SANTA CLARA — The change in the San Francisco 49ers’ attitude this season might be most evident when the defensive backs gather in a team meeting room each week to watch the highlight video from the previous game.
Secondary coach Ed Donatell counts and compares the number of “domination hits” in a fierce and friendly competition among players. The challenge is for each to deliver at least one crushing — but legal — blow on an opponent every game.
“We’re not really trying to hurt people,” safety Donte Whitner said. “But when we play physical, people get hurt.”
The hard-hitting, ball-hawking secondary has created its share of imposing images for San Francisco (14-3) this season, part of a defense that has carried the franchise back to the NFC championship game for the first time in 14 years to face the New York Giants (11-7) on Sunday at Candlestick Park.
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Whitner and fellow safety Dashon Goldson were a last-minute pairing in training camp. Goldson seemed certain he wouldn’t return after Whitner signed as a free agent from the Buffalo Bills, even tweeting goodbye to 49ers fans only to have the franchise re-sign him days later.
The same might’ve been said for cornerbacks Carlos Rogers and Tarell Brown. San Francisco cut high-priced cornerback Nate Clements — who received an $80 million, eight-year contract in March 2007 but never met expectations — just before training camp in favor of a duo that had its share of problems picking off passes.
General manager Trent Baalke’s decisions in the secondary have turned into 49ers gold, building the back-end of a defense that led the NFL with 38 takeaways — including a half-dozen interceptions each for Rogers and Goldson — with a physical foursome that is drawing comparisons to the Pittsburgh Steelers and Baltimore Ravens of recent years.
“They really bring a tone-setting physicality to their tackling,” 49ers coach Jim Harbaugh said.
Take last week for instance.
Setting the stage for a collision-filled 36-32 victory over the New Orleans Saints, Goldson walked out for the team’s first practice wearing his game-day eye black. Whitner put in his mouthpiece for the full-padded practice — rare for NFL teams this late in the season — and warned his teammates about what to expect.
“I told them, ‘Get out of my way, because I’m going to hit everything that’s moving,’ ” Whitner said.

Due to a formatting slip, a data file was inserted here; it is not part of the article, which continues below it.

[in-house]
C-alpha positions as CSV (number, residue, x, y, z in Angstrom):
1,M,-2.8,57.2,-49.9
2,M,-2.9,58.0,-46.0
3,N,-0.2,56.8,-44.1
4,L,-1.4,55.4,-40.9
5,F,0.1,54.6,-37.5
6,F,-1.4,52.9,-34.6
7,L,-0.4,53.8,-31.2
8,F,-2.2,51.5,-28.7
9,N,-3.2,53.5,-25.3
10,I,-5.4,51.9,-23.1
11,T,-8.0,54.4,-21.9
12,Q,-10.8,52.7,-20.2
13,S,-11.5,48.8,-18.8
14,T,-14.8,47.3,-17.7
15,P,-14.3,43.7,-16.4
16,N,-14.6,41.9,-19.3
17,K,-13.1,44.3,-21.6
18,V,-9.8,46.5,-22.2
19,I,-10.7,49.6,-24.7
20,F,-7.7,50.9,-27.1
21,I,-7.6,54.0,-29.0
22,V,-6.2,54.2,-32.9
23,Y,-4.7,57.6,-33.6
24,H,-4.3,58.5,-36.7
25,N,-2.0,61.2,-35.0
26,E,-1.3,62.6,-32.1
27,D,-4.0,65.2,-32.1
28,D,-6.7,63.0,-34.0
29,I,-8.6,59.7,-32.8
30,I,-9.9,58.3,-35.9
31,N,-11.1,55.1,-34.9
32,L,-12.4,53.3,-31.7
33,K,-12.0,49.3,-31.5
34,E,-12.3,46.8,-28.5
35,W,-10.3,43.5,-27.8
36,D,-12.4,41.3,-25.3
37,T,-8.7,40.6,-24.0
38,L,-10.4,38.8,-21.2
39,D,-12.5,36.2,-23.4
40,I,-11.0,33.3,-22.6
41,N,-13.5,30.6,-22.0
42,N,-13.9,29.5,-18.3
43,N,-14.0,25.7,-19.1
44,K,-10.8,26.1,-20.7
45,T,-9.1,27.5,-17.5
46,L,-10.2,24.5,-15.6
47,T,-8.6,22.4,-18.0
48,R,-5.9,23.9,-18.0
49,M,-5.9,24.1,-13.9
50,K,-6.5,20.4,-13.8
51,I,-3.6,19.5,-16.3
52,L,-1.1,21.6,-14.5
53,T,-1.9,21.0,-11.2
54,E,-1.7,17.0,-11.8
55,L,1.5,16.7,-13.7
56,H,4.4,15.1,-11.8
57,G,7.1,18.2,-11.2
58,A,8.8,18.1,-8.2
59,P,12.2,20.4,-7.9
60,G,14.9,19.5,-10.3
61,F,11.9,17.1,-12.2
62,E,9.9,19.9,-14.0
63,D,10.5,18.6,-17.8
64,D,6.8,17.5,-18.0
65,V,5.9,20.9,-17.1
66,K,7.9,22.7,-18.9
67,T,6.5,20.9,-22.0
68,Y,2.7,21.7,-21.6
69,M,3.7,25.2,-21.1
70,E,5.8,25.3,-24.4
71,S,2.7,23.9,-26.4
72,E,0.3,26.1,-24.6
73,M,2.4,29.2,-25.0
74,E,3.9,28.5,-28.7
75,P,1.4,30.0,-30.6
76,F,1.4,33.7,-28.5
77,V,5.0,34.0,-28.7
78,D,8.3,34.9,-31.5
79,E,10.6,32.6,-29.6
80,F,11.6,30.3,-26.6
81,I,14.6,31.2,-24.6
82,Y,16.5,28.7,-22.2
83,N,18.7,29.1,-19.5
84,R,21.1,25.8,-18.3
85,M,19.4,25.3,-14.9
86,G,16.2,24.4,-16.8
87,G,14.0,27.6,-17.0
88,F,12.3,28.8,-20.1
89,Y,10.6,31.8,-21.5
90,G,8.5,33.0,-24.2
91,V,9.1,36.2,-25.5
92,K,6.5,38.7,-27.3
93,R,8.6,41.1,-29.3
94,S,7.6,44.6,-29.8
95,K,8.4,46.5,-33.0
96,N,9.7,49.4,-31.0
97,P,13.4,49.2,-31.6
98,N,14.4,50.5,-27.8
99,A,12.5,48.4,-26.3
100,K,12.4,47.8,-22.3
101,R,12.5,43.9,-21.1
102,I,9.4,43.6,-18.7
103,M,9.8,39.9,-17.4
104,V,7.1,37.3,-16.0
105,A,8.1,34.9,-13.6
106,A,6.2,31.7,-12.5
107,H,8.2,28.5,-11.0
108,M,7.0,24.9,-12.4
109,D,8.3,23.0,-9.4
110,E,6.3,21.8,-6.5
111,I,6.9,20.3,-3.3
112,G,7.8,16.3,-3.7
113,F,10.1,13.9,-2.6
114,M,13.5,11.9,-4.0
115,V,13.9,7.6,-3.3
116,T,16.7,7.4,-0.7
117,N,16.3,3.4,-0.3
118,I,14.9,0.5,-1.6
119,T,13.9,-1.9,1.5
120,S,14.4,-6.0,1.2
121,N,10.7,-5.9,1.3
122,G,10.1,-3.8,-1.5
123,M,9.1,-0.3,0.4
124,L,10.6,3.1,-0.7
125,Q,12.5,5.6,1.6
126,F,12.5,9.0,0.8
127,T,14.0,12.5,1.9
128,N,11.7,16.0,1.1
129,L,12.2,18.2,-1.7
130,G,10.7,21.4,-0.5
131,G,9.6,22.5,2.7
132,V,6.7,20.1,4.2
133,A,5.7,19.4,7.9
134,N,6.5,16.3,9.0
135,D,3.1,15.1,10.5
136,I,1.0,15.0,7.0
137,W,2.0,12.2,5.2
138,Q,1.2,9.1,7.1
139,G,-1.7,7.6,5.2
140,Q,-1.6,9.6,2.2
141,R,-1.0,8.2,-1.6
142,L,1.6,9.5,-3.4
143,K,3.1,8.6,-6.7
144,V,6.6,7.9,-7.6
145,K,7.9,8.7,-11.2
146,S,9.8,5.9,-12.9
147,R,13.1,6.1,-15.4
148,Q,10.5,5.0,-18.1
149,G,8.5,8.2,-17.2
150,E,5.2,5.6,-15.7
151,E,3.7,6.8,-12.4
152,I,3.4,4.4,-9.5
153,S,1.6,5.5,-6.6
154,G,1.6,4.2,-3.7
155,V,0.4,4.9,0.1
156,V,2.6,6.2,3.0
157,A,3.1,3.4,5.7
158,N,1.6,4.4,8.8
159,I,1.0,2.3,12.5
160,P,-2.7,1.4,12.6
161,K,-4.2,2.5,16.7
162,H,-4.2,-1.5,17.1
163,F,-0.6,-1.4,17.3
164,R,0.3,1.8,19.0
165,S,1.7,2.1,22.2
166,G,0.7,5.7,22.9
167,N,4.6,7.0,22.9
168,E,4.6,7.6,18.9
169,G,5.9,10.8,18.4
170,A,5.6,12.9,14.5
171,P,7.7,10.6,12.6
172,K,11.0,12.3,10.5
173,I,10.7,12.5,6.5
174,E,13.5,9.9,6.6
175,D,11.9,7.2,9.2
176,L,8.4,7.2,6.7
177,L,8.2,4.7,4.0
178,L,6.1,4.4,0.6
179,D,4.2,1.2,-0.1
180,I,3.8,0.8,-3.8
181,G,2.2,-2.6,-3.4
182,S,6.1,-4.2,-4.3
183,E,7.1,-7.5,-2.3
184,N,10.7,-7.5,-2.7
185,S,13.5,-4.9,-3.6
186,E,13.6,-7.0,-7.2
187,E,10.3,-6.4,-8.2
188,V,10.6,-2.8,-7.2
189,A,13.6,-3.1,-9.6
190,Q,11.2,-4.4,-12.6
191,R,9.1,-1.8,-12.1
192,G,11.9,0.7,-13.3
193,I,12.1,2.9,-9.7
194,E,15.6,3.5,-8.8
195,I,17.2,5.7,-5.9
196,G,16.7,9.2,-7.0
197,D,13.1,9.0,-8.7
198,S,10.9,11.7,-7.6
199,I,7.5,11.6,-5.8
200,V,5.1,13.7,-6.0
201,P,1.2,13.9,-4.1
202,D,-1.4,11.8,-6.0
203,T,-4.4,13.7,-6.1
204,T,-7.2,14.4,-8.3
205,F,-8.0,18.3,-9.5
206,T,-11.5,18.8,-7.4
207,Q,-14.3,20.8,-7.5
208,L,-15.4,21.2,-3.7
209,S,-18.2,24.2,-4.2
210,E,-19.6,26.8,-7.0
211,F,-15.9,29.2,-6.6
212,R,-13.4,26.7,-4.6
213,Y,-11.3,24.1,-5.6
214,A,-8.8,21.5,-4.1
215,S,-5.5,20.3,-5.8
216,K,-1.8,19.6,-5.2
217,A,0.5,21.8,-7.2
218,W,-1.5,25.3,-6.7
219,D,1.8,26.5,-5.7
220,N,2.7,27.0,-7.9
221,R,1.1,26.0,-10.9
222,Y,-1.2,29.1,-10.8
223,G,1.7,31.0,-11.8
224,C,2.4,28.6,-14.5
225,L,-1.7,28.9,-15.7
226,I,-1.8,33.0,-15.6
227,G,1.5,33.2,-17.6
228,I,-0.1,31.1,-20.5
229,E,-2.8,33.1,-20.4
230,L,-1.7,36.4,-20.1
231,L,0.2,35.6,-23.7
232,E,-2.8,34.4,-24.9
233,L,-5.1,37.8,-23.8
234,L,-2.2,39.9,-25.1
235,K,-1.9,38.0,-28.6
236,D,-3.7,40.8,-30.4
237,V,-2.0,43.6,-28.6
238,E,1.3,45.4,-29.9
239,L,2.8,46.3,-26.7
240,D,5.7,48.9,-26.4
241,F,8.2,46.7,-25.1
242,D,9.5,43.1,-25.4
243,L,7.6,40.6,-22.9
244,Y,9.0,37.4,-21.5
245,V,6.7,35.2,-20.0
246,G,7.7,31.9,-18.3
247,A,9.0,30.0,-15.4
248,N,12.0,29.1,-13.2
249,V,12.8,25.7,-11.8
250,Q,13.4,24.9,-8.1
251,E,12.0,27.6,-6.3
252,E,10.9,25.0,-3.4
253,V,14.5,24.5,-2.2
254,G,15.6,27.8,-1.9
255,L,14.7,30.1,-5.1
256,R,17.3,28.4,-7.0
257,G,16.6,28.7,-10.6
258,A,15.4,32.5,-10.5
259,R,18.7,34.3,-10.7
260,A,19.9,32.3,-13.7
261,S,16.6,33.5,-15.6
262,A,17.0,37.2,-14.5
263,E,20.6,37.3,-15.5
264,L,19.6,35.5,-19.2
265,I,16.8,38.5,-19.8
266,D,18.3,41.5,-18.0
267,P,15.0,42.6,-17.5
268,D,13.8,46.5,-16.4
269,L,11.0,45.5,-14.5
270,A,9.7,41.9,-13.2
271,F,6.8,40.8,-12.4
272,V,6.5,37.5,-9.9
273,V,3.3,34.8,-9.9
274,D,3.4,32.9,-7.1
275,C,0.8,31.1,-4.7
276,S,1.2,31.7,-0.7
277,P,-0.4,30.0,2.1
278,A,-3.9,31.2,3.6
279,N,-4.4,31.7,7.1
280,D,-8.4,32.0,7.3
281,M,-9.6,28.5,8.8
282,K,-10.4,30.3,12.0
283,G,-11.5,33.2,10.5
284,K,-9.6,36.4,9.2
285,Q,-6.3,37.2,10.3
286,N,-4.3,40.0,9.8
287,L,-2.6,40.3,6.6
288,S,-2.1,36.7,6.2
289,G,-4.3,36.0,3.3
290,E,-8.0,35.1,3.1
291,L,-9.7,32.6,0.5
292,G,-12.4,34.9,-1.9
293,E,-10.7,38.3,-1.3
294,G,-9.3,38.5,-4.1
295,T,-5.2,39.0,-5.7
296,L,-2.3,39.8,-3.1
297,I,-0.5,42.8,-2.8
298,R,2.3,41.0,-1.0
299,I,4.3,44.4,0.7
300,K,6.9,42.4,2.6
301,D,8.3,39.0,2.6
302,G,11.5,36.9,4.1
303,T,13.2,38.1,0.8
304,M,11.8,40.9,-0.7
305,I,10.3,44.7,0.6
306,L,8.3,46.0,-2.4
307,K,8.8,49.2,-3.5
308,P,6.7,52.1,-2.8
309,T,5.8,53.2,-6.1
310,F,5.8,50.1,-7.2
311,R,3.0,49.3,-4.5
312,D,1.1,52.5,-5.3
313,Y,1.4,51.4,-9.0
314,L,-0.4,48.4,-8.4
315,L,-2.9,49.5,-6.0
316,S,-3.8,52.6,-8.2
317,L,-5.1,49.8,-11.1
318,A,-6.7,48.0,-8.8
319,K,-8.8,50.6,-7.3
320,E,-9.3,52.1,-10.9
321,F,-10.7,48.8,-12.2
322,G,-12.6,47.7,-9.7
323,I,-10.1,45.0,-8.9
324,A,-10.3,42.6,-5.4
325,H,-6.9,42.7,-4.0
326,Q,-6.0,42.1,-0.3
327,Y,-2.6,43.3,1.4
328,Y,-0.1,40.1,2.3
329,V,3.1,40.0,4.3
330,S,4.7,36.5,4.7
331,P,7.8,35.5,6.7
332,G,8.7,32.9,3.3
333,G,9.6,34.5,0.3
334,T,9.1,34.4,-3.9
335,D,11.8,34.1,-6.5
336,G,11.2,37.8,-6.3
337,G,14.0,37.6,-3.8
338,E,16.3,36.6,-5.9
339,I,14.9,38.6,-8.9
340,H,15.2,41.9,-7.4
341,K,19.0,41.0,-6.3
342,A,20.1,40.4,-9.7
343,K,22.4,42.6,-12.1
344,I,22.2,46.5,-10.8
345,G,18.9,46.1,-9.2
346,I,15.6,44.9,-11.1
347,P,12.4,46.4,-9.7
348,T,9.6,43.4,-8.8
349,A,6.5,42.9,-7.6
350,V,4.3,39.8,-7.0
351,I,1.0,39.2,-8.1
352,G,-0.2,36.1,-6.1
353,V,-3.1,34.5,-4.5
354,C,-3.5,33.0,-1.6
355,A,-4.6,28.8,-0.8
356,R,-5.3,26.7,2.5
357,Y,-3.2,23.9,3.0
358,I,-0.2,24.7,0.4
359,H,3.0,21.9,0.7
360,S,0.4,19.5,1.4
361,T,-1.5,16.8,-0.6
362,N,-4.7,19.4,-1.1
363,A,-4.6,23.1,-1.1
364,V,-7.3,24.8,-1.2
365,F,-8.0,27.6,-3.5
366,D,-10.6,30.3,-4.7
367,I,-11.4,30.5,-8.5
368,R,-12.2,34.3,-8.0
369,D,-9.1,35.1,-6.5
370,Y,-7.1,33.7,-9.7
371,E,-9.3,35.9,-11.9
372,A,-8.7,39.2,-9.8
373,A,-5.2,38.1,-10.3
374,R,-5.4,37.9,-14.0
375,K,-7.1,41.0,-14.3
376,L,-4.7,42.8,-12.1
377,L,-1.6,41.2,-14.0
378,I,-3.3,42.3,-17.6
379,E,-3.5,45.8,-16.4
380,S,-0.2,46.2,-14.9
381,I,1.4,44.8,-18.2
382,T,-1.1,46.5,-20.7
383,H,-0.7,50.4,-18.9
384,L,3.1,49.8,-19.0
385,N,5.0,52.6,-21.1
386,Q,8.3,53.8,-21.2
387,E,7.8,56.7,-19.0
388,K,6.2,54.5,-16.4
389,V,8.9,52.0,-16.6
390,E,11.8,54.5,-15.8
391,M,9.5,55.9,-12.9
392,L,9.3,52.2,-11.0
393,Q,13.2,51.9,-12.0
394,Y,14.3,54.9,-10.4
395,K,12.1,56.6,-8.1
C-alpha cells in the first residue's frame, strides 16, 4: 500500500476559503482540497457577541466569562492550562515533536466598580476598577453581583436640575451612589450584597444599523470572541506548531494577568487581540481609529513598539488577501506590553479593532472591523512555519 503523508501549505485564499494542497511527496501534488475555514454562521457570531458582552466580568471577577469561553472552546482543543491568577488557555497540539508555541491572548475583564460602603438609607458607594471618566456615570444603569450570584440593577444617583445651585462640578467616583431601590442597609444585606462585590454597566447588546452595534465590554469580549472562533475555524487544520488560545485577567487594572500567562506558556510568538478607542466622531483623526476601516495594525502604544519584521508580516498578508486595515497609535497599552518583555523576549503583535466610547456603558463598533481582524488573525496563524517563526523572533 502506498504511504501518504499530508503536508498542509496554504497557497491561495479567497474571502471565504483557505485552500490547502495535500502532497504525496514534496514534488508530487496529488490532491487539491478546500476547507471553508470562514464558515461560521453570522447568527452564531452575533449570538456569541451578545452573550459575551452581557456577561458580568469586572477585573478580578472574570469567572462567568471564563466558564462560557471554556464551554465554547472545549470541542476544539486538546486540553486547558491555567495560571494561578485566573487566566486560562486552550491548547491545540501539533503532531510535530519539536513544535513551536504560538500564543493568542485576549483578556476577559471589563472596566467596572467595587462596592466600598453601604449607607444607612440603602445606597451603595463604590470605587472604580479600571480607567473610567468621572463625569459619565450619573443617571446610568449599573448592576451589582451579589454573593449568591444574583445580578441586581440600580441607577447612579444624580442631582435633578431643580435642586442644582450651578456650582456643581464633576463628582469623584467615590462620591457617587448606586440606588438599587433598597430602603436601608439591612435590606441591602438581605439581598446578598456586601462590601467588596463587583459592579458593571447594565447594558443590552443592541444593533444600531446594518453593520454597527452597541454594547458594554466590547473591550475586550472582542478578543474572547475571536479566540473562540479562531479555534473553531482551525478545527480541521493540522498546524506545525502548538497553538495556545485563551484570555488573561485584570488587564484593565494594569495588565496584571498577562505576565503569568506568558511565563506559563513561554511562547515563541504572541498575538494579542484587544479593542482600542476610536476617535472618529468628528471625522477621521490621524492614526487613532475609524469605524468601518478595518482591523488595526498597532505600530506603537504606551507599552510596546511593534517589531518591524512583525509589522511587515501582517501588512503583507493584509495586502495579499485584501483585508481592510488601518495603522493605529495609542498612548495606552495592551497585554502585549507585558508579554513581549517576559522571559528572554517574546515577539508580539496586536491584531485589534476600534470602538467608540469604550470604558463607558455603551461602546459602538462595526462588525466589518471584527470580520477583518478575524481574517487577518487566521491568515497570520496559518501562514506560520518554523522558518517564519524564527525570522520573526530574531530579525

He delivered on his promise.
In a moment already glorified by fans among the great 49ers playoff performances, Whitner lowered his helmet into Pierre Thomas just short of the goal line on the Saints’ first series. The collision instantly turned the running back’s arms limp, knocking the ball loose — and Thomas out for the game — for the first of five Saints turnovers.
“When the game comes down to it, and it’s on the line, we have stepped up and made those plays, whether it’s fumbles, tipped balls we’ve got or got an interception at a key moment of the game,” said Rogers, who spent his first six seasons in Washington.
These new 49ers call those “domination hits.”
The term is best described as pummeling a receiver into the ground or forcing a fumble — or sometimes both — if not completely knocking the receiver out. Whitner’s wallop brought back memories of Hall of Famer Ronnie Lott, a four-time Super Bowl champion in San Francisco and the source of so many scintillating shots.
All of it is part of the secondary’s goal to build upon its new identity.
“It puts fear in offenses. They have to look twice before going across the middle,” Brown said. “Coach Donatell harps that every week, ‘Put a domination hit on film once a week or once a game or anytime you can.’ ”
San Francisco’s surprising secondary has held its own against some of the NFL’s elite this season, beating Drew Brees, Michael Vick and Eli Manning, among others. With Manning and the Giants fresh off a stunning upset at Green Bay, the 49ers aren’t about to overlook anybody now that they’re just one win from the Super Bowl.
Or become passive.
“If you put our film on all year long, you’ll see wide receivers getting hit, you’ll see running backs getting hit, you’ll see guys leaving the game early,” Whitner said. “We don’t pride ourselves on hurting anybody, but it’s just being physical. If you be physical with guys, sometimes they’re not going to make it 60 minutes in a football game. We pride ourselves on being the most physical team on the football field. That’s what Pittsburgh’s been doing for so long, that’s what Baltimore’s been doing for so long.
“Now it’s our turn.”